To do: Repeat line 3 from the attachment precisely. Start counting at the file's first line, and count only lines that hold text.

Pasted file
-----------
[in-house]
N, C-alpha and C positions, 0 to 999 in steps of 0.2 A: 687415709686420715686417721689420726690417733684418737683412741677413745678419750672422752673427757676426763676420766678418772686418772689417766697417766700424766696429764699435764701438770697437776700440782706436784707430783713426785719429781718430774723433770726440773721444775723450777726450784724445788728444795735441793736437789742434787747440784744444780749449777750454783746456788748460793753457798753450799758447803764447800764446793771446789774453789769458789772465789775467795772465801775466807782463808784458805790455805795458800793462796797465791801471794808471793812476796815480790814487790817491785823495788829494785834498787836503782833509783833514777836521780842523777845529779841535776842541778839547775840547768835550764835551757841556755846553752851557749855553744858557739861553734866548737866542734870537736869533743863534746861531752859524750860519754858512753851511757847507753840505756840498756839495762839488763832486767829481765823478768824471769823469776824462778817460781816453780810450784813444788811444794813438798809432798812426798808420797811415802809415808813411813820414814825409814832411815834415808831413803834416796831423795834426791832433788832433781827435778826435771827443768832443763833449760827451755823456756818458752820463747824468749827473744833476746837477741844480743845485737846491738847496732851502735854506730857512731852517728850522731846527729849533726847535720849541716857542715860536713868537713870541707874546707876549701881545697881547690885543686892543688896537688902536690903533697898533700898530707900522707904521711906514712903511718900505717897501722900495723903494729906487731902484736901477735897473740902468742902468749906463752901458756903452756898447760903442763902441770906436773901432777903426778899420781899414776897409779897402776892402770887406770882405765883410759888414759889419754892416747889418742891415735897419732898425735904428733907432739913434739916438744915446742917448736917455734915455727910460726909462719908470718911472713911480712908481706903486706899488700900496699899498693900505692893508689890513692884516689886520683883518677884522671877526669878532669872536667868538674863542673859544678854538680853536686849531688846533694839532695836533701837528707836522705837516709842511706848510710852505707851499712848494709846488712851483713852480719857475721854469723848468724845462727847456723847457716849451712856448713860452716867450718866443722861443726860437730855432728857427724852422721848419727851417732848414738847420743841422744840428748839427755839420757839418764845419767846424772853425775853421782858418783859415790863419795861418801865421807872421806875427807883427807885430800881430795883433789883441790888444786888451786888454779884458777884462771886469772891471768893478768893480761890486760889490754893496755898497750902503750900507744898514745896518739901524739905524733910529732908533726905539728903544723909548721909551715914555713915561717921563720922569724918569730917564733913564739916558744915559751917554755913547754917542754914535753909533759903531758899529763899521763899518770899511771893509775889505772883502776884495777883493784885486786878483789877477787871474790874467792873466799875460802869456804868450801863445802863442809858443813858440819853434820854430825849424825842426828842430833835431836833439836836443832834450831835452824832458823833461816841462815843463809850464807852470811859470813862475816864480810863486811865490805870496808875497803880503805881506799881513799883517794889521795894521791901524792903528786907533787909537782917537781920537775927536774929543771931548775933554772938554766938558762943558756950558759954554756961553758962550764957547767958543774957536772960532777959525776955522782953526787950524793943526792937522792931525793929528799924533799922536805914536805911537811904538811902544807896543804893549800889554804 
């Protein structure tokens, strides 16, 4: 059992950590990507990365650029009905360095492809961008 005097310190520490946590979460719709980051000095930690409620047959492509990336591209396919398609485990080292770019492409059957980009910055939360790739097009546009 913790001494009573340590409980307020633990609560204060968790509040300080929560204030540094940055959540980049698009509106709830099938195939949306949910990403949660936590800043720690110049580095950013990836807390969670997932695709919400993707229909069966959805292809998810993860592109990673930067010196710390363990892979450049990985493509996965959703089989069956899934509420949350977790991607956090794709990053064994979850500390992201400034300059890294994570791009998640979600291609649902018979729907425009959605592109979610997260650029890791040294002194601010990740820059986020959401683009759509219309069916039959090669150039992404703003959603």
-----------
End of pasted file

């Protein structure tokens, strides 16, 4: 059992950590990507990365650029009905360095492809961008 005097310190520490946590979460719709980051000095930690409620047959492509990336591209396919398609485990080292770019492409059957980009910055939360790739097009546009 913790001494009573340590409980307020633990609560204060968790509040300080929560204030540094940055959540980049698009509106709830099938195939949306949910990403949660936590800043720690110049580095950013990836807390969670997932695709919400993707229909069966959805292809998810993860592109990673930067010196710390363990892979450049990985493509996965959703089989069956899934509420949350977790991607956090794709990053064994979850500390992201400034300059890294994570791009998640979600291609649902018979729907425009959605592109979610997260650029890791040294002194601010990740820059986020959401683009759509219309069916039959090669150039992404703003959603």